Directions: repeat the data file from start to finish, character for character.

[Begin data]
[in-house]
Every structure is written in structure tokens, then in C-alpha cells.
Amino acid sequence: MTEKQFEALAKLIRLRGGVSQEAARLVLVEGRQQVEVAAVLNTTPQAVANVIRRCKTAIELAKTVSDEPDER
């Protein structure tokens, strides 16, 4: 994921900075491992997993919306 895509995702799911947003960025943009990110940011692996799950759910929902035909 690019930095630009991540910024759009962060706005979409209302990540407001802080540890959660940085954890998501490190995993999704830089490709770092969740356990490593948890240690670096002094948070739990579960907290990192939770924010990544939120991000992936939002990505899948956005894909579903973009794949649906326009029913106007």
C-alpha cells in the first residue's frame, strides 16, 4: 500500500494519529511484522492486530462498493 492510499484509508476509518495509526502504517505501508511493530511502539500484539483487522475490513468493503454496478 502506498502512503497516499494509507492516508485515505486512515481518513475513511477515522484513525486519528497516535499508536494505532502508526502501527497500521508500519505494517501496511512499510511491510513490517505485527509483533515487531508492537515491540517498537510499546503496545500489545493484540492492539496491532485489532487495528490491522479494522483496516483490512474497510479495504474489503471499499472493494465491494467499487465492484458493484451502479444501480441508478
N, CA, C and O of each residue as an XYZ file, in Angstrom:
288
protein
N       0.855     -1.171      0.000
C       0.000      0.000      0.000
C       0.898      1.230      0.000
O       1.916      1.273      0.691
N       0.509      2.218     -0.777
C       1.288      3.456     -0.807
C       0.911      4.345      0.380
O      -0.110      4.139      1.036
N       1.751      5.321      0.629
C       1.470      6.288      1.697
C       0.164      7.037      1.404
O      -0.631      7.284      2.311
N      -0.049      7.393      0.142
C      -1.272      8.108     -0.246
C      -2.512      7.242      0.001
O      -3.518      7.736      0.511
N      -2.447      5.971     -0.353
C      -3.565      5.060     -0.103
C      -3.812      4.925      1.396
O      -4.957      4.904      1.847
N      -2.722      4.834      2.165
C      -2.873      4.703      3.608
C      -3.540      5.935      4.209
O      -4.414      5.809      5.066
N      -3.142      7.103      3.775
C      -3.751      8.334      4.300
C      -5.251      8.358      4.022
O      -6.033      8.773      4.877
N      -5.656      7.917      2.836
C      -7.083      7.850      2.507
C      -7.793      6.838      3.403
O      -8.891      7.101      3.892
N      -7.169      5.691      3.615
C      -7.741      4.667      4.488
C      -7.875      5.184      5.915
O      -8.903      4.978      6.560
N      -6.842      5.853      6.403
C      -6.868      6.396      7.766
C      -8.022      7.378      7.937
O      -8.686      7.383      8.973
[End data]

[in-house]
Every structure is written in structure tokens, then in C-alpha cells.
Amino acid sequence: MTEKQFEALAKLIRLRGGVSQEAARLVLVEGRQQVEVAAVLNTTPQAVANVIRRCKTAIELAKTVSDEPDER
């Protein structure tokens, strides 16, 4: 994921900075491992997993919306 895509995702799911947003960025943009990110940011692996799950759910929902035909 690019930095630009991540910024759009962060706005979409209302990540407001802080540890959660940085954890998501490190995993999704830089490709770092969740356990490593948890240690670096002094948070739990579960907290990192939770924010990544939120991000992936939002990505899948956005894909579903973009794949649906326009029913106007």
C-alpha cells in the first residue's frame, strides 16, 4: 500500500494519529511484522492486530462498493 492510499484509508476509518495509526502504517505501508511493530511502539500484539483487522475490513468493503454496478 502506498502512503497516499494509507492516508485515505486512515481518513475513511477515522484513525486519528497516535499508536494505532502508526502501527497500521508500519505494517501496511512499510511491510513490517505485527509483533515487531508492537515491540517498537510499546503496545500489545493484540492492539496491532485489532487495528490491522479494522483496516483490512474497510479495504474489503471499499472493494465491494467499487465492484458493484451502479444501480441508478
N, CA, C and O of each residue as an XYZ file, in Angstrom:
288
protein
N       0.855     -1.171      0.000
C       0.000      0.000      0.000
C       0.898      1.230      0.000
O       1.916      1.273      0.691
N       0.509      2.218     -0.777
C       1.288      3.456     -0.807
C       0.911      4.345      0.380
O      -0.110      4.139      1.036
N       1.751      5.321      0.629
C       1.470      6.288      1.697
C       0.164      7.037      1.404
O      -0.631      7.284      2.311
N      -0.049      7.393      0.142
C      -1.272      8.108     -0.246
C      -2.512      7.242      0.001
O      -3.518      7.736      0.511
N      -2.447      5.971     -0.353
C      -3.565      5.060     -0.103
C      -3.812      4.925      1.396
O      -4.957      4.904      1.847
N      -2.722      4.834      2.165
C      -2.873      4.703      3.608
C      -3.540      5.935      4.209
O      -4.414      5.809      5.066
N      -3.142      7.103      3.775
C      -3.751      8.334      4.300
C      -5.251      8.358      4.022
O      -6.033      8.773      4.877
N      -5.656      7.917      2.836
C      -7.083      7.850      2.507
C      -7.793      6.838      3.403
O      -8.891      7.101      3.892
N      -7.169      5.691      3.615
C      -7.741      4.667      4.488
C      -7.875      5.184      5.915
O      -8.903      4.978      6.560
N      -6.842      5.853      6.403
C      -6.868      6.396      7.766
C      -8.022      7.378      7.937
O      -8.686      7.383      8.973